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Myers v. Unknown Party

United States District Court, D. Arizona

September 12, 2014

Evan J. Myers, Petitioner,
Unknown Party, Respondent.


DAVID G. CAMPBELL, District Judge.

Petitioner Evan J. Myers, who is confined in the Maricopa County Lower Buckeye Jail, has filed a pro se Petition for Writ of Habeas Corpus pursuant to 28 U.S.C. § 2254 (Doc. 1) and an Application to Proceed In Forma Pauperis (Doc. 2). The Court will dismiss the Petition without prejudice.

Petitioner appears to challenge government action in CR XXXX-XXXXXX, CR XXXX-XXXXXX, and CR XXXX-XXXXXX, which are Arizona state criminal proceedings that appear to be on-going, have yet to proceed to trial, and do not appear to have resulted in any convictions or sentences of imprisonment.[1] Before a federal court may grant habeas relief to a state prisoner, the prisoner must exhaust remedies available in the state courts. 28 U.S.C. § 2254(b)(1); O'Sullivan v. Boerckel, 526 U.S. 838, 842 (1999). In Arizona, a petitioner sentenced to less than the death penalty may exhaust his federal claims by presenting them in a procedurally proper way to the Arizona Court of Appeals on direct appeal and/or in post-conviction proceedings, without seeking discretionary review in the Arizona Supreme Court. Crowell v. Knowles, 483 F.Supp.2d 925, 928-30, 933 (D. Ariz. 2007) (following 1989 statutory amendment, Arizona Court of Appeals has jurisdiction over criminal convictions involving less than a death sentence); cf. Swoopes v. Sublett, 196 F.3d 1008, 1010 (9th Cir. 1999) (citing pre-1989 statute). To exhaust a claim, a petitioner must describe "both the operative facts and the federal legal theory on which his claim is based so that the state courts [could] have a fair opportunity' to apply controlling legal principles to the facts bearing upon his constitutional claim." Castillo v. McFadden, 399 F.3d 993, 999 (9th Cir. 2005) (quoting Kelly v. Small, 315 F.3d 1063, 1066 (9th Cir. 2003), overruled in part on other grounds by Robbins v. Carey, 481 F.3d 1143 (9th Cir. 2007)). The failure to exhaust subjects the Petitioner to dismissal. See Gutierrez v. Griggs, 695 F.2d 1195, 1197 (9th Cir. 1983).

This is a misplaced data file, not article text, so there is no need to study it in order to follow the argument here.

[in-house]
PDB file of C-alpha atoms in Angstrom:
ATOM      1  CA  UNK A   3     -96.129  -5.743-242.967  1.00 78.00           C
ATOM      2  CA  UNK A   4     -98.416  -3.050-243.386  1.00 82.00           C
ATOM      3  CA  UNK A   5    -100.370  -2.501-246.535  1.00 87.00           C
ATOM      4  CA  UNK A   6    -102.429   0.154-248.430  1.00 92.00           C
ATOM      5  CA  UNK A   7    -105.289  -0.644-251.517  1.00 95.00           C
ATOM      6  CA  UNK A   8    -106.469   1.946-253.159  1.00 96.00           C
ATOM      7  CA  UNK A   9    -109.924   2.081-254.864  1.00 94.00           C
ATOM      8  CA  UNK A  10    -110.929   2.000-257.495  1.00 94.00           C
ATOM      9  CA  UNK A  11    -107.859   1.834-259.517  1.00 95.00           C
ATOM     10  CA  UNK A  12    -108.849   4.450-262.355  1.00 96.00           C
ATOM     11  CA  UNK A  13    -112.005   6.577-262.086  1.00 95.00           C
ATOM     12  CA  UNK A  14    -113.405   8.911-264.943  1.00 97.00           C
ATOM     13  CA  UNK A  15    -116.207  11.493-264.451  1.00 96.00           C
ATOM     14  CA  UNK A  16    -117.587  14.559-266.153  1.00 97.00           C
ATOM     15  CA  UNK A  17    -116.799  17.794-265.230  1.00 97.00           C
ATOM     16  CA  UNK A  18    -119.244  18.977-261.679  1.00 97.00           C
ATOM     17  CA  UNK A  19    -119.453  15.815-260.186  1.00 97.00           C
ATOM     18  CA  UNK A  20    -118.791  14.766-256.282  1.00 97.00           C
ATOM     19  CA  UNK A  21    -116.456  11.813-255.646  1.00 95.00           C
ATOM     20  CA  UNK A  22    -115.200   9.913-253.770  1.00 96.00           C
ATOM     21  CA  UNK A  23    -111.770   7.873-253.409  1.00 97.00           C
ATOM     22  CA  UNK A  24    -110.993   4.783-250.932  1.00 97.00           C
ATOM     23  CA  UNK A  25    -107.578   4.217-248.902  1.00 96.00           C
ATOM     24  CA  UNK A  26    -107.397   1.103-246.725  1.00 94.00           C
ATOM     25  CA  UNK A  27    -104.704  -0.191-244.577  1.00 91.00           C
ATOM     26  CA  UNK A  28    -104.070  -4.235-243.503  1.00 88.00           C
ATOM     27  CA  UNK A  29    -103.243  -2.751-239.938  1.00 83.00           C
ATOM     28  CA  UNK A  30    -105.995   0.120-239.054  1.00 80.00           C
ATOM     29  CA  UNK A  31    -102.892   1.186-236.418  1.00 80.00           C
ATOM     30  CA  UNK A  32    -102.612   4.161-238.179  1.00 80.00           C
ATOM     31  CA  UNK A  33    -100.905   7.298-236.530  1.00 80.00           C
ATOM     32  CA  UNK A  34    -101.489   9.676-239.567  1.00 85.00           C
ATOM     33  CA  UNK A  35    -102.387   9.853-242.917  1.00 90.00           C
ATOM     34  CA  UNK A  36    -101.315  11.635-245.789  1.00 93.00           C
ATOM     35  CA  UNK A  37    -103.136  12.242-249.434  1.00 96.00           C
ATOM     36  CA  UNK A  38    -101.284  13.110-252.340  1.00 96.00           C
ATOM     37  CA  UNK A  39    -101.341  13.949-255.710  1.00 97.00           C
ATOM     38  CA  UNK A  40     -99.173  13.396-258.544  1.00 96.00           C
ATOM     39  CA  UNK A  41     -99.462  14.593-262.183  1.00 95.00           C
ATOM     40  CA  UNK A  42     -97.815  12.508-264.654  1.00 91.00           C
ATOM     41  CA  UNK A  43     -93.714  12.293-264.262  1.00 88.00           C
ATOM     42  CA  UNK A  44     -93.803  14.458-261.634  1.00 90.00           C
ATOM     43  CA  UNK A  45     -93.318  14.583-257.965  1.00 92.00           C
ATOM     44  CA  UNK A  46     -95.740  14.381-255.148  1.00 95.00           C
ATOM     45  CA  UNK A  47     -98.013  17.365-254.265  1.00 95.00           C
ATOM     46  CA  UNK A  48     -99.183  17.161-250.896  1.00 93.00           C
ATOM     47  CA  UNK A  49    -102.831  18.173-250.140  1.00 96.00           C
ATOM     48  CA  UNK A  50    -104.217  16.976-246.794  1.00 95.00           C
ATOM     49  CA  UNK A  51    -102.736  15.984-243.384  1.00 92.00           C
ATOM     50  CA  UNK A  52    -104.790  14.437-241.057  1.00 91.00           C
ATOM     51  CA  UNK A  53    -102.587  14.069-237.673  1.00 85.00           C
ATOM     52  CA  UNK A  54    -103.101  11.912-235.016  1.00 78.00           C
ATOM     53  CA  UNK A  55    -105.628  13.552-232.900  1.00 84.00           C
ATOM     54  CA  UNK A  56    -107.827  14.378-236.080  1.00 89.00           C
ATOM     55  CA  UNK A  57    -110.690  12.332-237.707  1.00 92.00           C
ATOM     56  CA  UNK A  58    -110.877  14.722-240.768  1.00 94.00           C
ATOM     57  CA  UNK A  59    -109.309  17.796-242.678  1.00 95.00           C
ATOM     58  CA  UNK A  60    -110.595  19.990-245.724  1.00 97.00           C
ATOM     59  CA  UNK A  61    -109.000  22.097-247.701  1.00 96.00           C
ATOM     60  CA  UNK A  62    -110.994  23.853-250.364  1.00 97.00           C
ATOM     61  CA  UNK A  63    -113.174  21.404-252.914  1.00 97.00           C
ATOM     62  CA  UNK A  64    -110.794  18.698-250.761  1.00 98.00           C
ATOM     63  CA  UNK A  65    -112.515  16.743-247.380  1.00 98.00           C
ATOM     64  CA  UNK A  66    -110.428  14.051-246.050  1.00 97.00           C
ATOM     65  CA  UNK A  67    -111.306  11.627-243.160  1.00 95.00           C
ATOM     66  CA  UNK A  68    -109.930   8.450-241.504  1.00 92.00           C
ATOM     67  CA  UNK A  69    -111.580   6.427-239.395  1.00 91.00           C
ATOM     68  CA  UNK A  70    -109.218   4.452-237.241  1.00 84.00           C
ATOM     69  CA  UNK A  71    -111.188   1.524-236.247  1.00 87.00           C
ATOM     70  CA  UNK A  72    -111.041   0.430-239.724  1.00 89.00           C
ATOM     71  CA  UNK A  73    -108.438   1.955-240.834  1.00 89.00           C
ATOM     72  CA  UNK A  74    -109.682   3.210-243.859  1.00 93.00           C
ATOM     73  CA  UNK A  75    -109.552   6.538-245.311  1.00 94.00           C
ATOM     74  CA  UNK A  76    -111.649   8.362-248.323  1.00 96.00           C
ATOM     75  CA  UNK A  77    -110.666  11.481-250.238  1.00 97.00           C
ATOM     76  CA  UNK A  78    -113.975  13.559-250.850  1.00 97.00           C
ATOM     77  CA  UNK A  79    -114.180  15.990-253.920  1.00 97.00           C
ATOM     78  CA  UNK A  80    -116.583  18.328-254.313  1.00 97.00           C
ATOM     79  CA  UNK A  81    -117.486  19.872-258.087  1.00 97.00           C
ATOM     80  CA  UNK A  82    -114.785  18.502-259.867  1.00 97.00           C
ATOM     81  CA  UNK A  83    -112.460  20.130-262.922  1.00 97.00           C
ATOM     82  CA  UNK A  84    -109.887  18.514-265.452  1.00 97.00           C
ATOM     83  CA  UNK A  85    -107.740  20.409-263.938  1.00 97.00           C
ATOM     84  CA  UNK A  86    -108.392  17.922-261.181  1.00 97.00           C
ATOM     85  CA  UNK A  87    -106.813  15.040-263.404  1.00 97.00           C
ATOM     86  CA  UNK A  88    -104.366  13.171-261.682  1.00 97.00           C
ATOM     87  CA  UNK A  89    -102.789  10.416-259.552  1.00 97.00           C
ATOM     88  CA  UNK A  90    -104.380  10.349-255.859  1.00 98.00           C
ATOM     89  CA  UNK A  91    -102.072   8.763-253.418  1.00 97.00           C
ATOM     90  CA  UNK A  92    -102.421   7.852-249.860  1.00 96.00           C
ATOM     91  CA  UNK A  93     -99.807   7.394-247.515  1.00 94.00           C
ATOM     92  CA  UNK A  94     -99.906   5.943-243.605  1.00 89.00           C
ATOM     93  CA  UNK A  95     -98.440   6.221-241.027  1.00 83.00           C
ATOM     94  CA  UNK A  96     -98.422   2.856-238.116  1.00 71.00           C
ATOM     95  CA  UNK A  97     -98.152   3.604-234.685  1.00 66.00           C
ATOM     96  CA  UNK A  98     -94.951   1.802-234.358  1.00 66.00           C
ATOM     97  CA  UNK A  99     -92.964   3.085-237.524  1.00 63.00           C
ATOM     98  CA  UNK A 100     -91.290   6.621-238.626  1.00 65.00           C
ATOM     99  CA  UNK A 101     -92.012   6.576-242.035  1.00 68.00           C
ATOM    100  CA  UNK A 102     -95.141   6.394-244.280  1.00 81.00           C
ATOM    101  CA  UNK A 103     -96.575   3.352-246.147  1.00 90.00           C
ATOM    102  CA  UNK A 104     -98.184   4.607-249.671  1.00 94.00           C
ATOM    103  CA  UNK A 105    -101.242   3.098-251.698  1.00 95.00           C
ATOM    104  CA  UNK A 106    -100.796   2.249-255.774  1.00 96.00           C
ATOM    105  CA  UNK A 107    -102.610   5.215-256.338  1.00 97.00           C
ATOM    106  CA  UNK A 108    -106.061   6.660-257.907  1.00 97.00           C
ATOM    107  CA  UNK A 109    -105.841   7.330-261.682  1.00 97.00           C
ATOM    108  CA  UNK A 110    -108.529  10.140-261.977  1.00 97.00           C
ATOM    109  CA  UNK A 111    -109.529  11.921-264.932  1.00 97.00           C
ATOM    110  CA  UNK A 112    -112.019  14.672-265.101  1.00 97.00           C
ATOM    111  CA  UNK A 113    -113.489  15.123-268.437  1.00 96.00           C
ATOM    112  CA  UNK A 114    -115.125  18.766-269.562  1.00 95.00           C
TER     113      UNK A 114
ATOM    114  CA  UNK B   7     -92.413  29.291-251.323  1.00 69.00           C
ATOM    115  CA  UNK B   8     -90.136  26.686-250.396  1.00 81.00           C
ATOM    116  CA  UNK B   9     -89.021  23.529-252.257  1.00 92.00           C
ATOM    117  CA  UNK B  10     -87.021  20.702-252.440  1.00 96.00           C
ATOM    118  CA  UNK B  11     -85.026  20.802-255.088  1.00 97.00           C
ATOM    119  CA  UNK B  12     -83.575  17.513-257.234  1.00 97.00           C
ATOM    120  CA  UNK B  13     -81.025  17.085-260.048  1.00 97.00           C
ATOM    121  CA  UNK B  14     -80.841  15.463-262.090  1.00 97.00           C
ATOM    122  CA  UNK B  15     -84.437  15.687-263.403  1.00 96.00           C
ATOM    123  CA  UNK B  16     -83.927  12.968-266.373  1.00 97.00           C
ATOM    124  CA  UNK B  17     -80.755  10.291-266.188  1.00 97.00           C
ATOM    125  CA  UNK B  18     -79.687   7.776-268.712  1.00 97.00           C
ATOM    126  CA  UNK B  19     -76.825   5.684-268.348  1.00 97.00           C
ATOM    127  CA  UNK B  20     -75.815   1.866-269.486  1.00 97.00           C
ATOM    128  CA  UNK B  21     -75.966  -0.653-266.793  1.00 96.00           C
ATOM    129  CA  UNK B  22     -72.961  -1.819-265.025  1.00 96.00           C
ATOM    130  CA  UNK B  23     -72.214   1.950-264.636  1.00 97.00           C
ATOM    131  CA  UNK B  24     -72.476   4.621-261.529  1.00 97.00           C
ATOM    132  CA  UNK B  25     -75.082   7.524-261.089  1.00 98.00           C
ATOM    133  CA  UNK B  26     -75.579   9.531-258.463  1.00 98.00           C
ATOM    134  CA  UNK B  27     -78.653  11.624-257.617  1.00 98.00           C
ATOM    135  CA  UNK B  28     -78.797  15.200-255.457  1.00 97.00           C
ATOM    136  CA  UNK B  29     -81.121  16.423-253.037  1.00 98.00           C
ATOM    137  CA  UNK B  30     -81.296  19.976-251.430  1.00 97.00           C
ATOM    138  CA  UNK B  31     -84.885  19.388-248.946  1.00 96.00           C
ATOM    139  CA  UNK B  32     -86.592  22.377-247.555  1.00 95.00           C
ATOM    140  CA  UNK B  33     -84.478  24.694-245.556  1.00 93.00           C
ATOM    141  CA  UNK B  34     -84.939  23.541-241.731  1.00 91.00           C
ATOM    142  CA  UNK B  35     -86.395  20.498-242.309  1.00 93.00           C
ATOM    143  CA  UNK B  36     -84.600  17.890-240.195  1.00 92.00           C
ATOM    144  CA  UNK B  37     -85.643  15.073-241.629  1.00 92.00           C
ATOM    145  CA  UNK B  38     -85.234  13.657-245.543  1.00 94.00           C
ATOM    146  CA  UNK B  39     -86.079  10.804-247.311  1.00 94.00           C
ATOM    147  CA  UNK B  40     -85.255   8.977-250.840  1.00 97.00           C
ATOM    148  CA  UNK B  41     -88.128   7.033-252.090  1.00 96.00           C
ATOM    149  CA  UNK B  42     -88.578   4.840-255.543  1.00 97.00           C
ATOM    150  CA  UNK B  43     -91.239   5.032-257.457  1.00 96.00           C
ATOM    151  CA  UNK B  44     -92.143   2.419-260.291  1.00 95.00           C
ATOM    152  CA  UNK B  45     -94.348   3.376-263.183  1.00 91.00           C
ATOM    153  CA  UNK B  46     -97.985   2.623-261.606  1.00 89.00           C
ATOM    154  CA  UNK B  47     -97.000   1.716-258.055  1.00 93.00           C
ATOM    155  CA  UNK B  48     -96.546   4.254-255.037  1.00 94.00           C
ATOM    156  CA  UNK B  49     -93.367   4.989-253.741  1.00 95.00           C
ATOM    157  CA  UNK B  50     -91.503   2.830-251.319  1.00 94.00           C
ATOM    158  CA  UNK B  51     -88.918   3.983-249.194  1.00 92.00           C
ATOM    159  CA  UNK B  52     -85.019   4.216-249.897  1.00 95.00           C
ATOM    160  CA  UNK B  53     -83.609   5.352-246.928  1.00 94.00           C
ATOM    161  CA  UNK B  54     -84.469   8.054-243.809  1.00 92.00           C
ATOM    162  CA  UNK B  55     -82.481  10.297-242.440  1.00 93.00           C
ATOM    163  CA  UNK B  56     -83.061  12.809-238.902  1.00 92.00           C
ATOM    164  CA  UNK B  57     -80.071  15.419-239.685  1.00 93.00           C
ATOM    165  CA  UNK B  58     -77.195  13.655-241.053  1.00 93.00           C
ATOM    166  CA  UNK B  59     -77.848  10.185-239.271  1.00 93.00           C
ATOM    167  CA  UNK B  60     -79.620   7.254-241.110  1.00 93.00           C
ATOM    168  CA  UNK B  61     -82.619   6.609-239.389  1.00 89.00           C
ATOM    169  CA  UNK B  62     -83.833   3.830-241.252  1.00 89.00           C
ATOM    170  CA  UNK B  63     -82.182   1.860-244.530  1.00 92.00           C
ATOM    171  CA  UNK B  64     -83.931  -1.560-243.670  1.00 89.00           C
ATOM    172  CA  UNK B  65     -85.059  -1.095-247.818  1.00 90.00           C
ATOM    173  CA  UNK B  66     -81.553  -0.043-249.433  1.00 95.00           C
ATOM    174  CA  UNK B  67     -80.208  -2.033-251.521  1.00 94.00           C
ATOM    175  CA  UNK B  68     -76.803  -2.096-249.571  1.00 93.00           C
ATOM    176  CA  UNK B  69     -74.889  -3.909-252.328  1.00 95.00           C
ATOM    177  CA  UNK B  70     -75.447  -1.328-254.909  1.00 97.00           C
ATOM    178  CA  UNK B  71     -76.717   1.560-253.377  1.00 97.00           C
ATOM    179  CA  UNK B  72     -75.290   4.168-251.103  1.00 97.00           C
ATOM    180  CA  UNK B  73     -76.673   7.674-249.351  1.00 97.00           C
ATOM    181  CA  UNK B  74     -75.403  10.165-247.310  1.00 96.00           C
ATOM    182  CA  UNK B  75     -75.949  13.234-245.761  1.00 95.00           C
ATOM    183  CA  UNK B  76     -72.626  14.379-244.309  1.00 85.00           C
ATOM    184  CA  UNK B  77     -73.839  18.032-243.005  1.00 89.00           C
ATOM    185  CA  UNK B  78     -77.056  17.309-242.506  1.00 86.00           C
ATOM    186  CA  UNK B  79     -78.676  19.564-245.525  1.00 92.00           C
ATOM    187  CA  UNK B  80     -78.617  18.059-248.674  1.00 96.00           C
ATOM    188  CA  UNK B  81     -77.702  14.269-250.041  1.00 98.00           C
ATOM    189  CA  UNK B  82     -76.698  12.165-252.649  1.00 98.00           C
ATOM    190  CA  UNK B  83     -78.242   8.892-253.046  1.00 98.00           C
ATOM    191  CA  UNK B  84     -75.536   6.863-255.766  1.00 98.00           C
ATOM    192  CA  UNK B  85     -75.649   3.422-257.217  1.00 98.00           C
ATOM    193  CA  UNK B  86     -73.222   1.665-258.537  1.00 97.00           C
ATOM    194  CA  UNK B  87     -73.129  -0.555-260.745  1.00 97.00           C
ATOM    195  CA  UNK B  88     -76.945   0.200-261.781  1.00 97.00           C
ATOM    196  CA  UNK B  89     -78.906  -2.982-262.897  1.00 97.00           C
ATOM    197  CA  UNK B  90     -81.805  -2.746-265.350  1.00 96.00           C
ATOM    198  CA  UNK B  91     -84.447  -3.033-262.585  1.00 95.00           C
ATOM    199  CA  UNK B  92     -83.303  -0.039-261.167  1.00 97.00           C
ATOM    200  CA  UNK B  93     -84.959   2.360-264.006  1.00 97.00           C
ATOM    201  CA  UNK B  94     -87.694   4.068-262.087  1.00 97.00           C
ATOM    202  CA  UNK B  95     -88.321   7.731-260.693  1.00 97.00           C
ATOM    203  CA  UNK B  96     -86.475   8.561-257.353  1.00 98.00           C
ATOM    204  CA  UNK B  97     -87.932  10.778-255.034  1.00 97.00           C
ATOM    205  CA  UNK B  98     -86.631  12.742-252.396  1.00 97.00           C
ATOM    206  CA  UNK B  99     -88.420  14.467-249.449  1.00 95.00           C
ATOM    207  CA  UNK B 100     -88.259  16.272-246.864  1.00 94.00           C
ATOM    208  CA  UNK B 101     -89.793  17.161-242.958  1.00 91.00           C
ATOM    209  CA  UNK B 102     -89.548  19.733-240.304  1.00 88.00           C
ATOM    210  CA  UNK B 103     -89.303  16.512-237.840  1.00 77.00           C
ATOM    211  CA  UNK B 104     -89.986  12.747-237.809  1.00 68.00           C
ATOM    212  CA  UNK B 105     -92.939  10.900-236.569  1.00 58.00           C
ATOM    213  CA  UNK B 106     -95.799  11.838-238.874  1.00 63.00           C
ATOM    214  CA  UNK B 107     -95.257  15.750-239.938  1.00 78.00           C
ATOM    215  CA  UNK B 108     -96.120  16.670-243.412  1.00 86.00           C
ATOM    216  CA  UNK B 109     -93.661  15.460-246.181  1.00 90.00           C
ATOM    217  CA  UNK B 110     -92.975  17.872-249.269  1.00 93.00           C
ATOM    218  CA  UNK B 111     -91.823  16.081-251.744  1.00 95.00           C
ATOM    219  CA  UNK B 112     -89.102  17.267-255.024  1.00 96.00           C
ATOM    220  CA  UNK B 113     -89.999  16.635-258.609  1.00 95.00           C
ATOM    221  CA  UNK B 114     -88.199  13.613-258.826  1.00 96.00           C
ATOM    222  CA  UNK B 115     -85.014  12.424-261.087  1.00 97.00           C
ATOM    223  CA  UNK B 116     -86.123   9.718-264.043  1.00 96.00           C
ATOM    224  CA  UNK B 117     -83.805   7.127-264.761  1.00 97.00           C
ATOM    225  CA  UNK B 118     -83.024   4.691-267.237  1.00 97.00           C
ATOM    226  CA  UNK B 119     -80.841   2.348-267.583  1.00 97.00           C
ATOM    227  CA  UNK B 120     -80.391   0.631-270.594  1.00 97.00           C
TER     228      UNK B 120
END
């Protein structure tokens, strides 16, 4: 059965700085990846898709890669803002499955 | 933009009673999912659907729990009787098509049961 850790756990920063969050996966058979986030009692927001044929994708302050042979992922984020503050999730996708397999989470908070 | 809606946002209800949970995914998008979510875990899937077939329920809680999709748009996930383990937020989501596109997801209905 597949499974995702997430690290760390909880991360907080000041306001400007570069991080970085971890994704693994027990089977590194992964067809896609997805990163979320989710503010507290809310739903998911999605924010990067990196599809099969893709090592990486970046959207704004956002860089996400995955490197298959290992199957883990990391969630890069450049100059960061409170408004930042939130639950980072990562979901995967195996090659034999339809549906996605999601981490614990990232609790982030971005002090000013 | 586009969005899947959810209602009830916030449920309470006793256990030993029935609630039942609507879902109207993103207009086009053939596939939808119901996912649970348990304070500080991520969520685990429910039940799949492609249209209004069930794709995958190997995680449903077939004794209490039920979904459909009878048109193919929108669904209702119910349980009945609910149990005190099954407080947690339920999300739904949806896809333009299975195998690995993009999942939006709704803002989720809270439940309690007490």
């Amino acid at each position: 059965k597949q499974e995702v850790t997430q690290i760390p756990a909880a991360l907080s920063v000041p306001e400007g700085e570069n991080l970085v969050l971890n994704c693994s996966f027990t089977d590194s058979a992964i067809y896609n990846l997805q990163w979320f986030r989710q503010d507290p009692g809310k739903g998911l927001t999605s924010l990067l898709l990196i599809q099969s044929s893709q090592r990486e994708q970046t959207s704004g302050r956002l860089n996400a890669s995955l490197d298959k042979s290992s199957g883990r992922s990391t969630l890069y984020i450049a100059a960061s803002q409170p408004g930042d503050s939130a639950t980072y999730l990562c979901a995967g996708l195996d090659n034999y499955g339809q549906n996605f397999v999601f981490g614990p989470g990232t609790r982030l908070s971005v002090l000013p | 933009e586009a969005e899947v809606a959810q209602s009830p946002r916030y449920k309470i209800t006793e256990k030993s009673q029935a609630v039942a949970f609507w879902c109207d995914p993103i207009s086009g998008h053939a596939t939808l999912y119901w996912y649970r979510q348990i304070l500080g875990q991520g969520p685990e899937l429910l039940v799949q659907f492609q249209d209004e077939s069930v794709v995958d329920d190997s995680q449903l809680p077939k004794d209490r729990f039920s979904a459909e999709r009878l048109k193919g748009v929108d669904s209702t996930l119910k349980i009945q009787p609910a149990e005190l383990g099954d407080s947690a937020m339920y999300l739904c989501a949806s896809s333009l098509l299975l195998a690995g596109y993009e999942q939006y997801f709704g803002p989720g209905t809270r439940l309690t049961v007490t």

If a prisoner has a direct appeal or initial petition for post-conviction relief pending in state court, the federal exhaustion requirement is not satisfied. See Sherwood v. Tomkins, 716 F.2d 632, 634 (9th Cir. 1983) (pending appeal); Schnepp v. Oregon, 333 F.2d 288, 288 (9th Cir. 1964) (pending post-conviction proceeding); see also Henderson v. Johnson, 710 F.3d 872, 874 (9th Cir. 2013) (" Sherwood stands for the proposition that a district court may not adjudicate a federal habeas petition while a petitioner's direct state appeal is pending."). The prisoner must await the outcome of the pending state-court challenge before proceeding in this court, "even where the issue to be challenged in the writ of habeas corpus has been finally settled in the state courts." Sherwood, 716 F.3d at 634. The pending state-court proceeding could affect the conviction or sentence and, therefore, could ultimately affect or moot these proceedings. Id.

Because Petitioner is not challenging any conviction or sentence he has received in the above-mentioned state proceedings, the Court will deny the Petition without prejudice as premature and order the Clerk of Court to close this case.


(1) Petitioner's Petition for Habeas Corpus (Doc. 1) and this case are dismissed without prejudice as premature.

(2) Petitioner's Application to Proceed In Forma Pauperis (Doc. 2) is denied as moot.

(3) The Clerk of Court must enter judgment accordingly and close this case.

(4) Pursuant to Rule 11(a) of the Rules Governing Section 2254 Cases, in the event Petitioner files an appeal, the Court declines to issue a certificate of appealability because reasonable jurists would not find the Court's procedural ruling debatable. See Slack v. McDaniel, 529 U.S. 473, 484 (2000).

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